Communicating to Non-Speaking Critically Ill Patients: Augmentative and Alternative Communication Technique as an Essential Strategy
Reference: SAGE Open Nursing Volume 7: 1–9
The study reported that the nurses used variety of communication strategies while communicating to nonspeaking critically ill patients. However very few nurses used Augmentative and alternative communication strategies to communicate to non-speaking critically ill patients. The study recommends the importance of establishing Augmentative and Alternative Communication strategies in the hospitals.
Strategies for communicating with conscious mechanically ventilated critically ill patients
Critically ill patients admitted to the intensive care unit (ICU) frequently require ventilatory support. To provide this life-saving therapy, oral intubation or tracheostomy placements are needed. Consequently, verbal ability to communicate is lost. Furthermore, depending on the severity of the clinical condition and other comorbidities, patients commonly develop ICU-acquired weakness, which may preclude gestural communication and motor abilities. Under this circumstance, the patient’s inability to interact with health care providers and/or family members results in psychological alterations, as well as isolation and reduction of self esteem.
A variety of tools have been developed to improve patient-clinician communication. This article reviews patient complications due to lack of communication, available tools to enhance interactions, and current published evidence to support communication tools.
A systematic review on voiceless patients’ willingness to adopt high-technology augmentative and alternative communication in intensive care units
Intensive & Critical Care Nursing 63 (2021) 102948
Although the existing evidence is limited, voiceless patients regard high-tech AAC devices as a useful, reliable, and acceptable alternative communication choice in the ICU. Multicenter, large-sample, and high-quality studies are highly recommended in the future.
Outcome measurement tools for communication, voice and speech intelligibility in the ICU and their clinimetric properties: A systematic review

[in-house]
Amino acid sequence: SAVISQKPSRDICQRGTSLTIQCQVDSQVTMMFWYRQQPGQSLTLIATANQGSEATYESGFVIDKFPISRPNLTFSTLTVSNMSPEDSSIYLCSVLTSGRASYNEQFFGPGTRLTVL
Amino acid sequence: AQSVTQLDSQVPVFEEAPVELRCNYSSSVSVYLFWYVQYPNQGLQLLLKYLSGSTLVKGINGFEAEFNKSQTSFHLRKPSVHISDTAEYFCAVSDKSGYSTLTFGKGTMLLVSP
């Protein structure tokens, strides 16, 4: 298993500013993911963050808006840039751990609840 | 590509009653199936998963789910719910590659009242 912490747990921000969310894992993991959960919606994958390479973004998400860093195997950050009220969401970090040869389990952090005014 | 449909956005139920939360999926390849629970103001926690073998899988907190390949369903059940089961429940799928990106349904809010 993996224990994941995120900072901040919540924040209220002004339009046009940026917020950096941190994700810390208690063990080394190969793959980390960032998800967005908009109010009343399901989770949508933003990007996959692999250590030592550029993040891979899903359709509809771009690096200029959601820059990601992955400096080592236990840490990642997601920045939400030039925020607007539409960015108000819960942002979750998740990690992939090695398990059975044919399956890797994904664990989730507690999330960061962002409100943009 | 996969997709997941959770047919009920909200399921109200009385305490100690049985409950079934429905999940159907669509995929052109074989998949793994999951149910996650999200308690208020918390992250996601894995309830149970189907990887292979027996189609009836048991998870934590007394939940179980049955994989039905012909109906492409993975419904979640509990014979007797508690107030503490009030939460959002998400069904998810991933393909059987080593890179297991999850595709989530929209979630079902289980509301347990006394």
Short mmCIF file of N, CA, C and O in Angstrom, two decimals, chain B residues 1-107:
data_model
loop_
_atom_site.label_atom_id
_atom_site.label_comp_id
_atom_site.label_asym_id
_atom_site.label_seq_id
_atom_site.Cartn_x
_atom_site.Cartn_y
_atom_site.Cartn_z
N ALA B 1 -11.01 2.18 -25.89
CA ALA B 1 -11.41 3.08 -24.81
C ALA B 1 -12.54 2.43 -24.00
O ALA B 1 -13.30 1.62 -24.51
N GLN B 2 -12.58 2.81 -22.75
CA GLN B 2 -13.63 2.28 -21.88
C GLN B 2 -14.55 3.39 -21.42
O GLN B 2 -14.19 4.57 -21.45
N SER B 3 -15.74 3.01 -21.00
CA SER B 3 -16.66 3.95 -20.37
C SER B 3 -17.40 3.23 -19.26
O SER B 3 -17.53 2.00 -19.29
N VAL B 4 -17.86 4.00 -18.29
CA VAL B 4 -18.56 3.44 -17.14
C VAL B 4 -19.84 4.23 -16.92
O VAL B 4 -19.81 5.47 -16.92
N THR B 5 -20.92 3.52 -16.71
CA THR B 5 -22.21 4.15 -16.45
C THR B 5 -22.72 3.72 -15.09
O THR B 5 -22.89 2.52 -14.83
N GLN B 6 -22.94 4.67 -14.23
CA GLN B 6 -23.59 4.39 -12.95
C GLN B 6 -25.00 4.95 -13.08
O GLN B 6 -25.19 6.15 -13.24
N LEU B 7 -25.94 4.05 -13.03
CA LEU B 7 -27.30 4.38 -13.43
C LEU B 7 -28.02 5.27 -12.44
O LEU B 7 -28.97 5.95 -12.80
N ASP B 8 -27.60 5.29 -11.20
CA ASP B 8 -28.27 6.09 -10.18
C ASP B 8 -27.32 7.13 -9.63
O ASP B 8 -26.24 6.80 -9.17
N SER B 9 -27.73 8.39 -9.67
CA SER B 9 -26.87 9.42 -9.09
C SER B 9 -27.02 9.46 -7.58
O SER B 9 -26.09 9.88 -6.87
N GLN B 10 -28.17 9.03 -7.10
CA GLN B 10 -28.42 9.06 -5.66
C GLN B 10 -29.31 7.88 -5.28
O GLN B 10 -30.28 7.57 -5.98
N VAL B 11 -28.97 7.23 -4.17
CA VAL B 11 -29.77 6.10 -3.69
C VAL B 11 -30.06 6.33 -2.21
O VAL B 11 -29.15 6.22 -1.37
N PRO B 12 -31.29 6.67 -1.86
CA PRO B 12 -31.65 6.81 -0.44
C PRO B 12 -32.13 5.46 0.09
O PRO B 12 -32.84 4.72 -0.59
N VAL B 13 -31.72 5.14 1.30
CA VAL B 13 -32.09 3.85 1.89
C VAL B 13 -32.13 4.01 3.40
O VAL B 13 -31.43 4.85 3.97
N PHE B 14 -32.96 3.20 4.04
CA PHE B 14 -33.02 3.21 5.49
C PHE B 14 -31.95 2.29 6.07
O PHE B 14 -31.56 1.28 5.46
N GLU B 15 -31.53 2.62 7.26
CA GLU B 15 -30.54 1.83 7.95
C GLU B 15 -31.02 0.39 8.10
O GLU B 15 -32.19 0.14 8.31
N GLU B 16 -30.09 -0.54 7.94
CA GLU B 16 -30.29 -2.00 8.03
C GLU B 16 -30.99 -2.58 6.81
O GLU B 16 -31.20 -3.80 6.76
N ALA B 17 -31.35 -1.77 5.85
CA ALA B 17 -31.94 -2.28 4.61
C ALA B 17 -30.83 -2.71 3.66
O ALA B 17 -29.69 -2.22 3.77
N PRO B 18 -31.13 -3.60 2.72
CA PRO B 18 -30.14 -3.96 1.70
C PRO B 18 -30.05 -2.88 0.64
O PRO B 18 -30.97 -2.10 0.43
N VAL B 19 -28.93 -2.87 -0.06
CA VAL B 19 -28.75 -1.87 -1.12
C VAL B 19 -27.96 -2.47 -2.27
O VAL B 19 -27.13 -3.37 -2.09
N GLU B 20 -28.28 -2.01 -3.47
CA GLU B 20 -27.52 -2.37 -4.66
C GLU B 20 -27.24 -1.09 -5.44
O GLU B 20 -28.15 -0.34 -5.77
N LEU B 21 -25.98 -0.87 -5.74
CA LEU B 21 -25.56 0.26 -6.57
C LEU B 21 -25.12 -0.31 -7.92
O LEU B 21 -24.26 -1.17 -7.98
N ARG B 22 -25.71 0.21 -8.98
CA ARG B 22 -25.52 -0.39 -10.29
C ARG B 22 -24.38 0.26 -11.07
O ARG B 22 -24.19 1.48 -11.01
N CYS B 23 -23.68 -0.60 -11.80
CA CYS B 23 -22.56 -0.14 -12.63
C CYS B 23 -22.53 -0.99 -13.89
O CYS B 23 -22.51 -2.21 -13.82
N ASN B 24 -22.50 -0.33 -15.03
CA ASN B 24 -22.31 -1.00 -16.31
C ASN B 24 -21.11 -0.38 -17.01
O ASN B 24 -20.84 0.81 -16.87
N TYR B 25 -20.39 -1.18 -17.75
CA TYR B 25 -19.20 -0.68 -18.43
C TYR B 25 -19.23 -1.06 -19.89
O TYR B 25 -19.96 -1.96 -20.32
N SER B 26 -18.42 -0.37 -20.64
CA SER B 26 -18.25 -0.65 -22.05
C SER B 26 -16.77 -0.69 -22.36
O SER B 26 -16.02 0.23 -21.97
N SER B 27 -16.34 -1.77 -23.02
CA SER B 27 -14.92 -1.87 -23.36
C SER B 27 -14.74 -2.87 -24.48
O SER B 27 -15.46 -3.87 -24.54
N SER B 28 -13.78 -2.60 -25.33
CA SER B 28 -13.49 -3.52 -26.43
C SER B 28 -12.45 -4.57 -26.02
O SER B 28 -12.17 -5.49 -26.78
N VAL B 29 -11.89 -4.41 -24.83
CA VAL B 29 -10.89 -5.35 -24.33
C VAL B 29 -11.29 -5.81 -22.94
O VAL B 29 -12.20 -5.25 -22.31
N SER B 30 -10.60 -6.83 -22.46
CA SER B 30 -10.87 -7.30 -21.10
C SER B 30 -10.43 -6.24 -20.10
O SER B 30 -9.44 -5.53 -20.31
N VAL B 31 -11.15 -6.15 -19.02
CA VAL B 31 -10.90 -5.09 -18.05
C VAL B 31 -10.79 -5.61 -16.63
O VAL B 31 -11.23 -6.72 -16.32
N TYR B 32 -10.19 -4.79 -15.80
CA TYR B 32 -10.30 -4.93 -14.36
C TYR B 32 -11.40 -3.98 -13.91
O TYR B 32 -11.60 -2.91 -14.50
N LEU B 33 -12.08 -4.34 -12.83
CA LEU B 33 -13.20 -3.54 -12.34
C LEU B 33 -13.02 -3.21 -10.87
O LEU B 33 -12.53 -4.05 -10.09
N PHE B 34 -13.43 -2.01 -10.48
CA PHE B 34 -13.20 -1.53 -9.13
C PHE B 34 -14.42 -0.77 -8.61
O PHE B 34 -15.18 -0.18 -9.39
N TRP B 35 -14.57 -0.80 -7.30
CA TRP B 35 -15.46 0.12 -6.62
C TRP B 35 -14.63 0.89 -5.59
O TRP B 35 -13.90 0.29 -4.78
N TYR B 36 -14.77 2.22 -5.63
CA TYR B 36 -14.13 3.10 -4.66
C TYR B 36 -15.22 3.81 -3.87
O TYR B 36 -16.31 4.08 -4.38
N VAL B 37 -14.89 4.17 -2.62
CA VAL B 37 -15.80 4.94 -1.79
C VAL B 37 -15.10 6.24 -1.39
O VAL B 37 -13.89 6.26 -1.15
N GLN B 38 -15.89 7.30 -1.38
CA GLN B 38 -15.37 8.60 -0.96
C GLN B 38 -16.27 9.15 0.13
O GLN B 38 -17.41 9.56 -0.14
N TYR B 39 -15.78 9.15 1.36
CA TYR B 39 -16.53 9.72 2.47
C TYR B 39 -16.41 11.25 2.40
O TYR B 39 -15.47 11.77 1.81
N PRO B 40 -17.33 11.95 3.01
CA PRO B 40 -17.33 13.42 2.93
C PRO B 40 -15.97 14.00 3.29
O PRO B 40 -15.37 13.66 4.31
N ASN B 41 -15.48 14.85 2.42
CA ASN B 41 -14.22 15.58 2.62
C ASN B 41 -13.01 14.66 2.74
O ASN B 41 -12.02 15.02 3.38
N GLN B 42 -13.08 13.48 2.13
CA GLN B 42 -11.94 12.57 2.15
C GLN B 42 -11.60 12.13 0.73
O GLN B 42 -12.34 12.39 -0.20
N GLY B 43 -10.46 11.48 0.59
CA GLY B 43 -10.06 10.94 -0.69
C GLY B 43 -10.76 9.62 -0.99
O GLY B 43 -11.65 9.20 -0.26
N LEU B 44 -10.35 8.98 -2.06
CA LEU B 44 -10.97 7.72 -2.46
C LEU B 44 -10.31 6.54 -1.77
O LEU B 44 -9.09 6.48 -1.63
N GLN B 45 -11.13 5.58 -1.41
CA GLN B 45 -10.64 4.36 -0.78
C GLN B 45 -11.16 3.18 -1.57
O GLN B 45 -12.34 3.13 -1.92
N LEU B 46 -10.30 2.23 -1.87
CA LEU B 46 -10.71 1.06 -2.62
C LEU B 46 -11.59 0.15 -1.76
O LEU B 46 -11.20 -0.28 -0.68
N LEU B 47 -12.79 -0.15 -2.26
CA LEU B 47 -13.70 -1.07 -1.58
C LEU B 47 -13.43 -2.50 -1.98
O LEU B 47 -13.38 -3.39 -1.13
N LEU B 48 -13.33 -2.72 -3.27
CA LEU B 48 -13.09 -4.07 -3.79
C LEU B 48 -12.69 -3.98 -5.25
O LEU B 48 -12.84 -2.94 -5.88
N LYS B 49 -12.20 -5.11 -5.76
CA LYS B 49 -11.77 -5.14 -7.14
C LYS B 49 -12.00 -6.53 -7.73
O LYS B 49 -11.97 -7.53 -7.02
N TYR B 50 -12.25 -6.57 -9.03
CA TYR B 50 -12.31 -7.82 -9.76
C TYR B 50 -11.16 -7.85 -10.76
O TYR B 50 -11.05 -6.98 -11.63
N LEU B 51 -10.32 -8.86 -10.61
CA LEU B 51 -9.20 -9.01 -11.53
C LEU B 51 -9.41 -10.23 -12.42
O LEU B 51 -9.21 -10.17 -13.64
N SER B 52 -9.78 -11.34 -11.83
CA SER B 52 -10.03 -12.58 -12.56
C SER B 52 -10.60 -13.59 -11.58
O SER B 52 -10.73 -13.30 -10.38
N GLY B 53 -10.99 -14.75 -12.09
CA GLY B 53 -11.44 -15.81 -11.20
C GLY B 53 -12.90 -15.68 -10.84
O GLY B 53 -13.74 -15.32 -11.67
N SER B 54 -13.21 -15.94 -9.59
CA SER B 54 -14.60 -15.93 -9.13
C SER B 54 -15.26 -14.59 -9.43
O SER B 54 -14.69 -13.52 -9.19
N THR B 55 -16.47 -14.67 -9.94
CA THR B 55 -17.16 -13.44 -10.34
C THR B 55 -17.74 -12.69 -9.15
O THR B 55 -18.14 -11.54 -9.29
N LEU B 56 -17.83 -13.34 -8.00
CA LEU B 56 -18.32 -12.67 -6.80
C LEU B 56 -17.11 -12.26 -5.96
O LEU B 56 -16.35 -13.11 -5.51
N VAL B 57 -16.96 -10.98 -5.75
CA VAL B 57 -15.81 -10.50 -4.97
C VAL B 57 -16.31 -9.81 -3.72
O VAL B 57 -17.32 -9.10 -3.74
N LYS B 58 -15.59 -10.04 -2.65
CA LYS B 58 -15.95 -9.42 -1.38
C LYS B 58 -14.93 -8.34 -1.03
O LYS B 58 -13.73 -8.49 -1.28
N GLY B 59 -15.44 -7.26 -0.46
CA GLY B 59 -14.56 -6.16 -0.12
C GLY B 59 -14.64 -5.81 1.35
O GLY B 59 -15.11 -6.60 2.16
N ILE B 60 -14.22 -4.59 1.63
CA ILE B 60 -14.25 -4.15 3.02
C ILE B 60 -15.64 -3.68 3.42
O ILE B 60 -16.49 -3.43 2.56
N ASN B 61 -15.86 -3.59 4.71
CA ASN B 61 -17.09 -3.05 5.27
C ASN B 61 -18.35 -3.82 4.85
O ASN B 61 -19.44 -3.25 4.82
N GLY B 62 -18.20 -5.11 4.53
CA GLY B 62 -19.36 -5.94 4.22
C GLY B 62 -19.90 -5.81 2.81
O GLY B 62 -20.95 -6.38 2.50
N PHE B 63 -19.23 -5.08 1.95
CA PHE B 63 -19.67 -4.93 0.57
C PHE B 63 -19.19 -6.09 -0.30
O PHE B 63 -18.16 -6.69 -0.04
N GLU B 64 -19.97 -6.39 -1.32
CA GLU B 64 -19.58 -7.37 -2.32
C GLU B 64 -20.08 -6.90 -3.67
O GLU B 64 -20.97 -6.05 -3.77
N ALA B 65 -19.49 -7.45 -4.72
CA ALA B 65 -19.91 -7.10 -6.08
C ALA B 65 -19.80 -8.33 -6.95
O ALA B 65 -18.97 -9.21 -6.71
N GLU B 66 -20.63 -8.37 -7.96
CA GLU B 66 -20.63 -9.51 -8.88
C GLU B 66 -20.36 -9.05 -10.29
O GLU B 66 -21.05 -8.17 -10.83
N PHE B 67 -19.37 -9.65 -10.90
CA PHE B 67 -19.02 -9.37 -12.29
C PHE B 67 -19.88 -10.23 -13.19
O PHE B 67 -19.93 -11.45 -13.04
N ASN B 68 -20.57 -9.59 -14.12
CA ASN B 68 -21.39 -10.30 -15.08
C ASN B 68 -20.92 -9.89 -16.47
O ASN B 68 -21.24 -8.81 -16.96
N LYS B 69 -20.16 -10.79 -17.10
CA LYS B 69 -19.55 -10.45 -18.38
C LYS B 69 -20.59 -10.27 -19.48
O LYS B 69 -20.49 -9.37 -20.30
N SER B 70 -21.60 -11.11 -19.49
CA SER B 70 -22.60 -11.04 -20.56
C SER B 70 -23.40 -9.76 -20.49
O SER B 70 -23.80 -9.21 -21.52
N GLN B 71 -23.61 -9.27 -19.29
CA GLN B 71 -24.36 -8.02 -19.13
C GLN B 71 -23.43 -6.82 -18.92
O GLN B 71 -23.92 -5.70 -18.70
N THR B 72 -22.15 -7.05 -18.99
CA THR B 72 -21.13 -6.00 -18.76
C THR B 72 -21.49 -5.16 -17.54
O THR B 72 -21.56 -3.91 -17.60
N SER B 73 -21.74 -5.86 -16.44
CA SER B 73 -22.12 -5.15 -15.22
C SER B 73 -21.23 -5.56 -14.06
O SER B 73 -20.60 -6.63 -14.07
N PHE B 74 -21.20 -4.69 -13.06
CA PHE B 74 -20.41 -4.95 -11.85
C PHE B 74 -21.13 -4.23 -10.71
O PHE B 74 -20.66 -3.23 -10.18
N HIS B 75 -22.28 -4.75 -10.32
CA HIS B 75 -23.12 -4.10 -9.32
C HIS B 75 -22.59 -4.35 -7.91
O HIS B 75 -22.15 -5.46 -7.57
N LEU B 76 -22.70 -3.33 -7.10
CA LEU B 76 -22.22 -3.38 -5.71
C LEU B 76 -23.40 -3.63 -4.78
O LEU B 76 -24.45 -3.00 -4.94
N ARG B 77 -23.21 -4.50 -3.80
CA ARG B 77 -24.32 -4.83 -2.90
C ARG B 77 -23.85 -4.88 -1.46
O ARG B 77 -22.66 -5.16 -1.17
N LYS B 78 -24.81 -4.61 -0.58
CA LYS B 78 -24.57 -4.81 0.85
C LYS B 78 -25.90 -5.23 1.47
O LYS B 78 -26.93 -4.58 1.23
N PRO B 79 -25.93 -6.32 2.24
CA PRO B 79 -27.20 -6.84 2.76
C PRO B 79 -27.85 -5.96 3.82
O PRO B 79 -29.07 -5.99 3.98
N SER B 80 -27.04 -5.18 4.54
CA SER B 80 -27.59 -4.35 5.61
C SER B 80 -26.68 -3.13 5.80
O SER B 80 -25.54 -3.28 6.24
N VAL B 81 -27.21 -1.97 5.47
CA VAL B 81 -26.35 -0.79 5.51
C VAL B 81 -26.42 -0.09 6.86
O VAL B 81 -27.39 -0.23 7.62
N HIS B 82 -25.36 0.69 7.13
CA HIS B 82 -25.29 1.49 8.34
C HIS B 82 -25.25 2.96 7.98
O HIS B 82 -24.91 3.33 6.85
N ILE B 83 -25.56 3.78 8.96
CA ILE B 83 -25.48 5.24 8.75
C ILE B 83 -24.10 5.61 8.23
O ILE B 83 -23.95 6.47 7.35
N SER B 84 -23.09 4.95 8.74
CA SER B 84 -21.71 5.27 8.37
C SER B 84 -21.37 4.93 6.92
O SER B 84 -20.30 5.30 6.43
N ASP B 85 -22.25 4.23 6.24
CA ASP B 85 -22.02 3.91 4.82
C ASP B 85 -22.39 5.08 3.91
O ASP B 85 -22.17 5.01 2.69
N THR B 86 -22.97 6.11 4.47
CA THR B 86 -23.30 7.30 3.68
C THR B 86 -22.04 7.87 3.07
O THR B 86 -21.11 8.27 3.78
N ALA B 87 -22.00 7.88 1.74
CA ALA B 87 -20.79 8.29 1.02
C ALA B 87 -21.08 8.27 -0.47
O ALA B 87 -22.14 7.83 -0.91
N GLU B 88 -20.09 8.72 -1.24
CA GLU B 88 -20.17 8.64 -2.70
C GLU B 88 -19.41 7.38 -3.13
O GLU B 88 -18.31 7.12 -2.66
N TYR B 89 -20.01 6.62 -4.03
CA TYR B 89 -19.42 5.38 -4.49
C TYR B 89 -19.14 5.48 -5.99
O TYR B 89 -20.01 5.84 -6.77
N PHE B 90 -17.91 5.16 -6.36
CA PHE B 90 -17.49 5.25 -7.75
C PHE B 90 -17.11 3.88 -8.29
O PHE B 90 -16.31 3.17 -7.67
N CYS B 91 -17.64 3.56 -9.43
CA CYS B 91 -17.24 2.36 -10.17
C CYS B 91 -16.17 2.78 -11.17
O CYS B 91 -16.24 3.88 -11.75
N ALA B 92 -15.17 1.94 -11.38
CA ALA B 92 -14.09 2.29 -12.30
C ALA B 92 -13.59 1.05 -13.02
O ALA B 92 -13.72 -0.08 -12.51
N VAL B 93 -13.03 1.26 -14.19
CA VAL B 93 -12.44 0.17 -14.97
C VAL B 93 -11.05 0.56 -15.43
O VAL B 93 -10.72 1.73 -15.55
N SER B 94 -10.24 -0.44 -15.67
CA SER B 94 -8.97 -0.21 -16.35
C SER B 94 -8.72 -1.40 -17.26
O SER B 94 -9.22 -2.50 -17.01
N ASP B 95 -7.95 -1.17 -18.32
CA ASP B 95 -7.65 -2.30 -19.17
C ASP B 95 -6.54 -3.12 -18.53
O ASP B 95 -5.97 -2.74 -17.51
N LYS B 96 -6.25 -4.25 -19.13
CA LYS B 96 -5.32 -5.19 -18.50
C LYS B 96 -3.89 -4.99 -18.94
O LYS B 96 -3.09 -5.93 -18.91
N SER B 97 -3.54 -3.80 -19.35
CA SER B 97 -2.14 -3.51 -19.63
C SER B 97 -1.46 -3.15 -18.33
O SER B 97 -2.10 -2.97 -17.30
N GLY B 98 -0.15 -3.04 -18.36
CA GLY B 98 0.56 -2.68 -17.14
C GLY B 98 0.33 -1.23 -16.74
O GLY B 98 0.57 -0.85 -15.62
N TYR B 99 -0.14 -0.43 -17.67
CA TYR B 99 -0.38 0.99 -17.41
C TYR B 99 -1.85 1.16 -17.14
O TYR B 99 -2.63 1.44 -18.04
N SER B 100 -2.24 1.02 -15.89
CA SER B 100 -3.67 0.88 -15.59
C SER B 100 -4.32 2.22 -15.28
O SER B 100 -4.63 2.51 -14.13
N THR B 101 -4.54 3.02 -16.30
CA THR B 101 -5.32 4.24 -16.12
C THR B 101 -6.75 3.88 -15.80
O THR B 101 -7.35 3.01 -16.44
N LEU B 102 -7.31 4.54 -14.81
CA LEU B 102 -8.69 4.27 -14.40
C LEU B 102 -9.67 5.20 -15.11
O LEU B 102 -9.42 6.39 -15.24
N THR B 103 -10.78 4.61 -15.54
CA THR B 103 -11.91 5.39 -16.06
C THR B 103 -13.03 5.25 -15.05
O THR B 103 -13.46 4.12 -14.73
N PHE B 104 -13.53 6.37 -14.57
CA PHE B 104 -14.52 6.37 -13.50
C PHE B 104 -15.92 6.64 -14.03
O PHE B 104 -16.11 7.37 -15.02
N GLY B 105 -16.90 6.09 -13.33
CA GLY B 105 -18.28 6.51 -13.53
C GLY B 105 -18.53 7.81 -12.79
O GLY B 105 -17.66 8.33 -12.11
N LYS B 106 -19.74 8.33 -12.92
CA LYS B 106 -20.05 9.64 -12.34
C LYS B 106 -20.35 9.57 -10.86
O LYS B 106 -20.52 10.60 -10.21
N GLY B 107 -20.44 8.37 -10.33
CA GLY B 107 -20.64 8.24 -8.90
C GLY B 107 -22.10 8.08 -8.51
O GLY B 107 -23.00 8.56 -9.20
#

Journal of the Intensive Care Society
There is a relatively small number of studies which have established clinimetric properties for outcome measurement tools that evaluate communication, voice and/or speech intelligibility, and a fewer number which have done so in the mechanically ventilated ICU population.
Patients’ statements and experiences concerning receiving mechanical ventilation: a prospective video-recorded study
Nursing Inquiry 2012; 19(3): 247–258
The patients experienced almost constant difficulties in breathing and lost their voice. The most common types of communication techniques patients used were nodding or shaking the head. Their expressions were interpreted as stiffened facial expression, tense body position and feelings of sadness and sorrow. Nursing care for patients’ conscious during MVT is challenging as it creates new demands regarding the content of the care provided. In caring for patients undergoing MVT while conscious, establishing a caring relationship, making patients feel safe and helping them to communicate seem to be most important for alleviating discomfort and instilling hope.
The Effect of Using Communication Boards on Ease of Communication and Anxiety in Mechanically Ventilated Conscious Patients Admitted to Intensive Care Units
J Nursing Midwifery Res 2018;23:358-62.
The results showed that the use of the communication board is possible in mechanically ventilated conscious patients and may contribute to ease of communication and decrease patients’ anxiety during mechanical ventilation.
A systematic review of the effectiveness of nurse communication with patients with complex communication needs with a focus on the use of augmentative and alternative communication
Journal of Clinical Nursing 17, 2102– 2115
Communication between nurses and patients is critical to providing and receiving quality care. Nurses and patients have reported concern and frustration when communication is not adequate. Using AAC strategies will help nurses and patients better communicate with each other when speech is not an option.